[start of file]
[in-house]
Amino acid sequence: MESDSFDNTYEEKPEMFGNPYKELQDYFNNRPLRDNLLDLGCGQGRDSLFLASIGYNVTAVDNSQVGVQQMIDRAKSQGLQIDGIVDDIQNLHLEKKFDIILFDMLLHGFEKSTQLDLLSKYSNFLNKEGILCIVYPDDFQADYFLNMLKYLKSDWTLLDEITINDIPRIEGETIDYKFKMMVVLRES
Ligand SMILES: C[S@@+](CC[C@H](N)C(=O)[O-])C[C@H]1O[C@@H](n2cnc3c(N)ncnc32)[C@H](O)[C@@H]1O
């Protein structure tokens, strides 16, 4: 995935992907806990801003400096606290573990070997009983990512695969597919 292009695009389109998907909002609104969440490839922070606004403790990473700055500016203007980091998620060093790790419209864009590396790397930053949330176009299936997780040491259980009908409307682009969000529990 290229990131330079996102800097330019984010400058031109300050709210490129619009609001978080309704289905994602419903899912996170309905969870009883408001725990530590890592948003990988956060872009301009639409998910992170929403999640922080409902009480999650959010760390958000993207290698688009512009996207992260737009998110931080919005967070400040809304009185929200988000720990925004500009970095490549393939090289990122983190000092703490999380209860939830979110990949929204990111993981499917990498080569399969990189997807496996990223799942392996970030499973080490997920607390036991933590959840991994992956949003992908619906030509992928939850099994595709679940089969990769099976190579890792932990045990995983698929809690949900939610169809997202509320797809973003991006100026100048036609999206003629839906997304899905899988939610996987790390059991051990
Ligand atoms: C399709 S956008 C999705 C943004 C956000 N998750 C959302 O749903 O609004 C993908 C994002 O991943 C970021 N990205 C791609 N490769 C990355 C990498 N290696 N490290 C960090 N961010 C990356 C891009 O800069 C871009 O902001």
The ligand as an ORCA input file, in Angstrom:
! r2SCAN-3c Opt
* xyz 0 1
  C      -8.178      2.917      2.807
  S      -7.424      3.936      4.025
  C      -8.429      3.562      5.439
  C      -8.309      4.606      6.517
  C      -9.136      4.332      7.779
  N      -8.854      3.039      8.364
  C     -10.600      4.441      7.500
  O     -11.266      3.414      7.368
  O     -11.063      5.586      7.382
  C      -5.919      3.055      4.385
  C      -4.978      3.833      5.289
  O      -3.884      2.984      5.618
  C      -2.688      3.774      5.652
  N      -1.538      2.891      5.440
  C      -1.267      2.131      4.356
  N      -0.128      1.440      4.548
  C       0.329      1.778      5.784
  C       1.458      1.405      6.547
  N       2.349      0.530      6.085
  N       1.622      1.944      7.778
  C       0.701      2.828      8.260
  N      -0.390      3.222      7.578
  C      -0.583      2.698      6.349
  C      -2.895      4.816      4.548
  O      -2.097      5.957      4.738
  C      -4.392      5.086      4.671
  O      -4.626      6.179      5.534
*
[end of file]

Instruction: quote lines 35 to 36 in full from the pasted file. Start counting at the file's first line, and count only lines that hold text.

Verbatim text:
  O      -4.626      6.179      5.534
*